Contributions to candidates and parties last year from cable and telecommunication PACS:
• $91,000: AT&T
• $75,000: Comcast
• $32,850: Cable industry
Source: Tennessee Bureau of Ethics and Campaign Finance.
NASHVILLE—EPB and its legislative supporters were forced to pull the plug last week on the utility’s latest effort to extend superfast broadband service beyond its service area.
“We took it off notice,” said House Majority Leader Gerald McCormick, R-Chattanooga, the bill’s main sponsor.
The cable TV industry and telecommunications giant AT&T launched a lobbying blitz that would have applied to EPB and five other municipal electric services that have or are developing broadband infrastructure.
EPB President and CEO Harold DePriest seemed resigned.
“Well, we would like to see the bill pass, but I think Gerald was dealing with the reality of the difficulty of moving the bill through the committee at this point in time,” he said Friday. “We will be back. We think it is important.”
EPB offers 1 gigabit-per-second service to residential and business customers, more than 200 times the speed of average Internet service. The bill would have let the municipal utilities extend service up to 30 miles outside their service areas.
In a state where elected officials from Gov. Bill Haslam to the lowliest freshman lawmaker campaigned last year on job creation, bill supporters linked their effort to economic development.
That was evident in the name of the legislation — the “Broadband Infrastructure for Regional Economic Development Act of 2011.”
Critics lambasted what they characterized as government leaping into risky ventures to compete with private business.
Both sides aired their positions in recent House Commerce Subcommittee meetings and afterward.
“These systems pay really big dividends to the communities that own them,” DePriest told lawmakers, noting that since EPB launched its 1 gigabit service, “we have gained a lot of jobs in our community.”
In a later interview, DePriest credited Amazon.com Inc.’s decision to put a distribution center in Hamilton County at least in part to EPB’s ability to provide world-class broadband relatively cheaply.
Part of the rationale for this year’s bill was to extend EPB’s service to Bradley County, where Amazon is building a second distribution center, he said.
At a recent hearing, Rep. Curry Todd, R-Collierville, said municipal cable providers “are losing tremendous amounts of money” that is “coming out of the taxpayers’ pocket.”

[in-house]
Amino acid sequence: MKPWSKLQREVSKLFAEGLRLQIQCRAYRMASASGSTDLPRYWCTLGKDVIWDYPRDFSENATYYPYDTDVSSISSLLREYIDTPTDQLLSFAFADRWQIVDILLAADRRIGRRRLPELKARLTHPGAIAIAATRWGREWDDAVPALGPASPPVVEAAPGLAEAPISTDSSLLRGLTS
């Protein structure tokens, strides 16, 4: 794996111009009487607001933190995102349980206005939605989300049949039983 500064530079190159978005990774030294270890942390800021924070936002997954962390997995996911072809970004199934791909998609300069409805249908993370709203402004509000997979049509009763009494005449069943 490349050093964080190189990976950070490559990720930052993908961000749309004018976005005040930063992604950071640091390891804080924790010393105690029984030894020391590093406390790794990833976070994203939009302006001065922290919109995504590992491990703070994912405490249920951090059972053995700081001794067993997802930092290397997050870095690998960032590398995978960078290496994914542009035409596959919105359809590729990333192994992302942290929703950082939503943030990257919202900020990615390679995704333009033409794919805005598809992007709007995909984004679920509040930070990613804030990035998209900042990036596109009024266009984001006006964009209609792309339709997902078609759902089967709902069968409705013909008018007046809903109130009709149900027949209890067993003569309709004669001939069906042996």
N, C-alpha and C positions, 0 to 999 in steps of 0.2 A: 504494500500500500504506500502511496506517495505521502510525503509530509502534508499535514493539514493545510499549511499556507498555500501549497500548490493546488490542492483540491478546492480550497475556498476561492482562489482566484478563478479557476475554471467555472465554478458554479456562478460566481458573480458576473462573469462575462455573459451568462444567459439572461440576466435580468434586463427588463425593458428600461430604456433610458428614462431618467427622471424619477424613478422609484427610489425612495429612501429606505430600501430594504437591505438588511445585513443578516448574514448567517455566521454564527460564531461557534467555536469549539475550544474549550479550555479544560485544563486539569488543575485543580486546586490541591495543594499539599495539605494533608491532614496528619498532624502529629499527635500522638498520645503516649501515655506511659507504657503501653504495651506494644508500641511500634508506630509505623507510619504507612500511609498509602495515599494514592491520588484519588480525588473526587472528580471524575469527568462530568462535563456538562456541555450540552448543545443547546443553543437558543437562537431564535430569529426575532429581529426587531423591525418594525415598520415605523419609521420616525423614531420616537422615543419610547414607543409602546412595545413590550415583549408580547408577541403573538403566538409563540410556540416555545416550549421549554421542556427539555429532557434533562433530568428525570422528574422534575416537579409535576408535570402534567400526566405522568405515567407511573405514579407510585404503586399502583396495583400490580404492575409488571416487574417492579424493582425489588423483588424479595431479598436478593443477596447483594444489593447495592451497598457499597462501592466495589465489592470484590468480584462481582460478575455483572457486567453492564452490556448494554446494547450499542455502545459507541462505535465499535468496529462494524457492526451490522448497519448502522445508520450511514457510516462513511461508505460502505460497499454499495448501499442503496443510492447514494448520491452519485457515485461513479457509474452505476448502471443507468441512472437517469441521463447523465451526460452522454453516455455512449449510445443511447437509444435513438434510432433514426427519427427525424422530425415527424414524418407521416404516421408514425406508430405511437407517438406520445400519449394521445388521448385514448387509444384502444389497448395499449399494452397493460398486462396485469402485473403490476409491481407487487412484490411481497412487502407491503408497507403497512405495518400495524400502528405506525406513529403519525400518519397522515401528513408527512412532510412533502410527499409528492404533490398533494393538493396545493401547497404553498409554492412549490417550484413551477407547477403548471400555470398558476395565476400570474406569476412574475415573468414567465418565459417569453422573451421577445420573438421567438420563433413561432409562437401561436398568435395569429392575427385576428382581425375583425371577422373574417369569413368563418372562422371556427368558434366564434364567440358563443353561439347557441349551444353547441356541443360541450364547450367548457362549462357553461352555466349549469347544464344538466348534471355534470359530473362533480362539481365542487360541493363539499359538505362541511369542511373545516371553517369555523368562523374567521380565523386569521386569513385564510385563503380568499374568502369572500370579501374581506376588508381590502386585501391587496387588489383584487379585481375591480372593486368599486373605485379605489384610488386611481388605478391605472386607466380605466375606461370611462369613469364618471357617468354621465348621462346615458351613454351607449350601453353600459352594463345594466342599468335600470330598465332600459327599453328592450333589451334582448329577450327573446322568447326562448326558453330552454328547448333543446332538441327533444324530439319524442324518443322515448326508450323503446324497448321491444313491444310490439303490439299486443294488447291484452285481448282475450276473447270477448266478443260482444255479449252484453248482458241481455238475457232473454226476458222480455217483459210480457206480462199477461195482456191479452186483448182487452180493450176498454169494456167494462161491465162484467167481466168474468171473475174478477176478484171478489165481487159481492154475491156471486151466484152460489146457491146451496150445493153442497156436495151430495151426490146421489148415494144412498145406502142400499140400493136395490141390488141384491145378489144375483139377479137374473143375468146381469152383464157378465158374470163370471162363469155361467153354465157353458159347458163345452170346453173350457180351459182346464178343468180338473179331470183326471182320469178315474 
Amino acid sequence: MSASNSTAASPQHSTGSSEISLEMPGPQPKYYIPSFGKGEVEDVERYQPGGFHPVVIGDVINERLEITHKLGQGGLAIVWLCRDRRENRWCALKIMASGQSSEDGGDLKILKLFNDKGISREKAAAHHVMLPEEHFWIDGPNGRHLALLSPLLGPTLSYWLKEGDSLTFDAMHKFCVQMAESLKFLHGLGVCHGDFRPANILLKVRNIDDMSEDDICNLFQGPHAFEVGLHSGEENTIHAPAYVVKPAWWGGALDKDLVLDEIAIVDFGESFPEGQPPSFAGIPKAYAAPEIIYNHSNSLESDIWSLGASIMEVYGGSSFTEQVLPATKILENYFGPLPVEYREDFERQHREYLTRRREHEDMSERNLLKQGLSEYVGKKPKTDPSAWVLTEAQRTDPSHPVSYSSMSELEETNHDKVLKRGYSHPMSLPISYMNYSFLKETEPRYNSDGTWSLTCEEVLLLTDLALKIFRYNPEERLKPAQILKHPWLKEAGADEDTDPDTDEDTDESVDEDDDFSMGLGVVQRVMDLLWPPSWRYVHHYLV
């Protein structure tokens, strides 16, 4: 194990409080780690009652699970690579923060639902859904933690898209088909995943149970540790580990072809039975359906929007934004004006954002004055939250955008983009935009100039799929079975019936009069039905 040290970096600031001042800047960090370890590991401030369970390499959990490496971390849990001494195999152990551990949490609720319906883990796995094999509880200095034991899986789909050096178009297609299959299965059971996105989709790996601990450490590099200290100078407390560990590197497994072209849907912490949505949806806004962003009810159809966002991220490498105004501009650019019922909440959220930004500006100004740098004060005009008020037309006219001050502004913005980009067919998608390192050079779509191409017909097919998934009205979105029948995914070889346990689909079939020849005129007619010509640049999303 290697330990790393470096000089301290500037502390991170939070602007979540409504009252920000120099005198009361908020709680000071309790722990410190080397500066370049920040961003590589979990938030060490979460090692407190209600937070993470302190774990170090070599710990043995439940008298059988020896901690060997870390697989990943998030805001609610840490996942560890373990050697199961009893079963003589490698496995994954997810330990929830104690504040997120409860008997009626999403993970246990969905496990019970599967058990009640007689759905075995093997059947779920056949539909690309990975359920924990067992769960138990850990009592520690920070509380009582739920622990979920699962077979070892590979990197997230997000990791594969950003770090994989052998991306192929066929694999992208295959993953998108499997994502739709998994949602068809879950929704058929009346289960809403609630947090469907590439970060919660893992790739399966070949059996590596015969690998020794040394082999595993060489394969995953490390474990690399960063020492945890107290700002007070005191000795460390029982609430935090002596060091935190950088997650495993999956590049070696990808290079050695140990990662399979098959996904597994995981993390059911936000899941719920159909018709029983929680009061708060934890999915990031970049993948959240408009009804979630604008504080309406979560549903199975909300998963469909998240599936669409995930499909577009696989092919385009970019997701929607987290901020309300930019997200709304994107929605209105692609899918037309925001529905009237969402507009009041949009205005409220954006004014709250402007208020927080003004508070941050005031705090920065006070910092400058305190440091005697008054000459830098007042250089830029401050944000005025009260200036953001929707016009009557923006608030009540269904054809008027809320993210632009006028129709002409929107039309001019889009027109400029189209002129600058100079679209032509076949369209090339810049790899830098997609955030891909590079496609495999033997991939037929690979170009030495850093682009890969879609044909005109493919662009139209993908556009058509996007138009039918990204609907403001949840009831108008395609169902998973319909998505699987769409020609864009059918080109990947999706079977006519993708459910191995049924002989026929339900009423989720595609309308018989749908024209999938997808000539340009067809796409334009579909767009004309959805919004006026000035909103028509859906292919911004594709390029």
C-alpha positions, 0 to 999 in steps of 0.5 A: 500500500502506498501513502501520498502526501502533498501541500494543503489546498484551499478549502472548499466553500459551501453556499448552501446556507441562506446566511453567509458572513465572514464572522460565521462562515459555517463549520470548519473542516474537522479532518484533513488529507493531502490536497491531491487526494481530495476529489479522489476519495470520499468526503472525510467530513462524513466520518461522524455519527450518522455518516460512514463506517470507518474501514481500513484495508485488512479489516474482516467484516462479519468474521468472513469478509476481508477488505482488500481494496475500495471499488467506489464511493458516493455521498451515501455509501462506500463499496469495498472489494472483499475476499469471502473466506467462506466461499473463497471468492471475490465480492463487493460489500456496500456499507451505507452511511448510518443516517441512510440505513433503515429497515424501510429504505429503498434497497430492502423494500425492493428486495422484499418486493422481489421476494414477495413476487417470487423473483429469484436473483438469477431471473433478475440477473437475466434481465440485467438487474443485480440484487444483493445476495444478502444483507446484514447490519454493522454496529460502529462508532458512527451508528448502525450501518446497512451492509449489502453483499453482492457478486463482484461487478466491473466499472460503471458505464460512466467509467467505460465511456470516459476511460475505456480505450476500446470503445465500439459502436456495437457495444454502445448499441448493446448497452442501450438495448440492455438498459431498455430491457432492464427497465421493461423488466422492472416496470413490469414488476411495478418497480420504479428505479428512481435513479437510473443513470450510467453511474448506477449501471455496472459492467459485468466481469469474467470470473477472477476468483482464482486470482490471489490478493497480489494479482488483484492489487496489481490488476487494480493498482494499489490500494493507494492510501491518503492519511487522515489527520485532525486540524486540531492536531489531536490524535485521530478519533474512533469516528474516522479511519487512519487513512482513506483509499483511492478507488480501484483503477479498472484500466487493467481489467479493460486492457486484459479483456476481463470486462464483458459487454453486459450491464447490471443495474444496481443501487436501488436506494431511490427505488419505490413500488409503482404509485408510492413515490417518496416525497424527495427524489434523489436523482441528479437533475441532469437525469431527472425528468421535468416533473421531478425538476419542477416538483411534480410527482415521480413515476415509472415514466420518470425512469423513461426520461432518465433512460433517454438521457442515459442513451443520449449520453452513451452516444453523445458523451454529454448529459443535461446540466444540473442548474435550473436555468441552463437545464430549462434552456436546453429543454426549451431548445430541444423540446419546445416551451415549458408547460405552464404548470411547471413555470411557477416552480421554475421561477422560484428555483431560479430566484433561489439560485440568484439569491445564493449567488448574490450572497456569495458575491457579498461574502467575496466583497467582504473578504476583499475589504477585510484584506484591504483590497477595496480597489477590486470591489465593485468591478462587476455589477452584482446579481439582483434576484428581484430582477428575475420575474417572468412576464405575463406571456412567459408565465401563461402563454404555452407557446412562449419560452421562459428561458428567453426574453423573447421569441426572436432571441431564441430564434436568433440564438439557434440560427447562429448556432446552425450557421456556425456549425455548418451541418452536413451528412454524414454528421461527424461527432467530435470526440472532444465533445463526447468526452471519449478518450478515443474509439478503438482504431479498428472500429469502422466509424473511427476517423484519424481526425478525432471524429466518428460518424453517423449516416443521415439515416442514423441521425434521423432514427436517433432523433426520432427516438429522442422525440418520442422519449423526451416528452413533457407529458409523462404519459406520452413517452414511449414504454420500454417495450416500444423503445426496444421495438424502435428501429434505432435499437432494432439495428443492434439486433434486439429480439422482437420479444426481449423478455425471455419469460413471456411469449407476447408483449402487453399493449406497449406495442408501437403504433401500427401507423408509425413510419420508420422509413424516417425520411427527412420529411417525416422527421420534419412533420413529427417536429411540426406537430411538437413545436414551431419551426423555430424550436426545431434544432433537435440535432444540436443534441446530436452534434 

Todd offered a bill to have EPB and the other municipal broadband providers placed under the Tennessee Regulatory Authority.
Tennessee Cable and Telecommunications lobbyist John Farris told lawmakers that the Memphis Light, Gas and Water Division lost $32 million several years ago on a disastrous venture into cable.
“We don’t think there’s enough there to protect taxpayers,” Farris argued.
DePriest, however, later said EPB’s business model is different from the one in Memphis. After 19 months, EPB has 25,500 customers and is well ahead of its financial plan, he said.
AT&T spokesman Chris Walker said government-owned networks should have to follow the same rules as private companies.
“We believe the current level playing-field statutes in Tennessee are inadequate, and we would therefore oppose the broad expansion of municipal footprints that have been proposed,” Walker said.
DePriest conceded that public versus private is a “valid, logical debate.”
He said EPB decided to move ahead with 1 gigabit service because “we made an assessment it’s going to be 10 years before a private company does anything here,” DePriest said.
Comcast’s Chattanooga vice president and general manager, Jim Weigert, said the company can provide 1 gigabit service to its business customers.
“It would be a custom solution to a customer. It would certainly be an option. If a customer needed that, we would do a build-out,” Weigert said. “We don’t have high customer demand for that type of speed.”
DePriest, though, questioned whether a cable company can produce a 1 gigabit system, saying 105 megabits for the coaxial cable used by the cable industry is the fastest speed he knows.
As for AT&T, DePriest said, the company “absolutely can. The question is can you afford it.”
Andy Sher is a Nashville-based staff writer covering Tennessee state government and politics for the Times Free Press. A Washington correspondent from 1999-2005 for the Times Free Press, Andy previously headed up state Capitol coverage for The Chattanooga Times, worked as a state Capitol reporter for The Nashville Banner and was a contributor to The Tennessee Journal, among other publications. Andy worked for 17 years at The Chattanooga Times covering police, health care, county government, ...